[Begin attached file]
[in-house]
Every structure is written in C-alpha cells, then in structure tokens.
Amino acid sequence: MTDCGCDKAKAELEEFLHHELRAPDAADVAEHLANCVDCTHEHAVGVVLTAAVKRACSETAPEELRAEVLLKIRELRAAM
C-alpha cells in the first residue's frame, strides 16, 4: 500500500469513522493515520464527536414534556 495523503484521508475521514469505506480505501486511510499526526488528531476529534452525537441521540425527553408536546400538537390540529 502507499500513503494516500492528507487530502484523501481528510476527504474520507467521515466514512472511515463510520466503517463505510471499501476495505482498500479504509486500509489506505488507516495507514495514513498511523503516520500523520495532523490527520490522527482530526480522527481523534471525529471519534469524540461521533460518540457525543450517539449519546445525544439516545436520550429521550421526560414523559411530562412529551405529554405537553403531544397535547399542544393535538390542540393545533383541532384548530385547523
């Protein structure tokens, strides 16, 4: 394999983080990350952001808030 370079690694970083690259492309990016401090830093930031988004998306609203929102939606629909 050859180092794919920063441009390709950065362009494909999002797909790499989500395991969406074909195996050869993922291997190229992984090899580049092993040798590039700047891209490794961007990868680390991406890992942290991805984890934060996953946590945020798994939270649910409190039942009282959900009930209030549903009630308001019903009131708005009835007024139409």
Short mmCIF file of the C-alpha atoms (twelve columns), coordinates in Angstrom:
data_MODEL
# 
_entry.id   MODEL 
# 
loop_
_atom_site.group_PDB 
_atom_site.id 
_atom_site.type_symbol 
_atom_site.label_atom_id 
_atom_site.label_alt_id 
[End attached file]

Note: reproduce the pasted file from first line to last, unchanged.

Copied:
[in-house]
Every structure is written in C-alpha cells, then in structure tokens.
Amino acid sequence: MTDCGCDKAKAELEEFLHHELRAPDAADVAEHLANCVDCTHEHAVGVVLTAAVKRACSETAPEELRAEVLLKIRELRAAM
C-alpha cells in the first residue's frame, strides 16, 4: 500500500469513522493515520464527536414534556 495523503484521508475521514469505506480505501486511510499526526488528531476529534452525537441521540425527553408536546400538537390540529 502507499500513503494516500492528507487530502484523501481528510476527504474520507467521515466514512472511515463510520466503517463505510471499501476495505482498500479504509486500509489506505488507516495507514495514513498511523503516520500523520495532523490527520490522527482530526480522527481523534471525529471519534469524540461521533460518540457525543450517539449519546445525544439516545436520550429521550421526560414523559411530562412529551405529554405537553403531544397535547399542544393535538390542540393545533383541532384548530385547523
């Protein structure tokens, strides 16, 4: 394999983080990350952001808030 370079690694970083690259492309990016401090830093930031988004998306609203929102939606629909 050859180092794919920063441009390709950065362009494909999002797909790499989500395991969406074909195996050869993922291997190229992984090899580049092993040798590039700047891209490794961007990868680390991406890992942290991805984890934060996953946590945020798994939270649910409190039942009282959900009930209030549903009630308001019903009131708005009835007024139409």
Short mmCIF file of the C-alpha atoms (twelve columns), coordinates in Angstrom:
data_MODEL
# 
_entry.id   MODEL 
# 
loop_
_atom_site.group_PDB 
_atom_site.id 
_atom_site.type_symbol 
_atom_site.label_atom_id 
_atom_site.label_alt_id 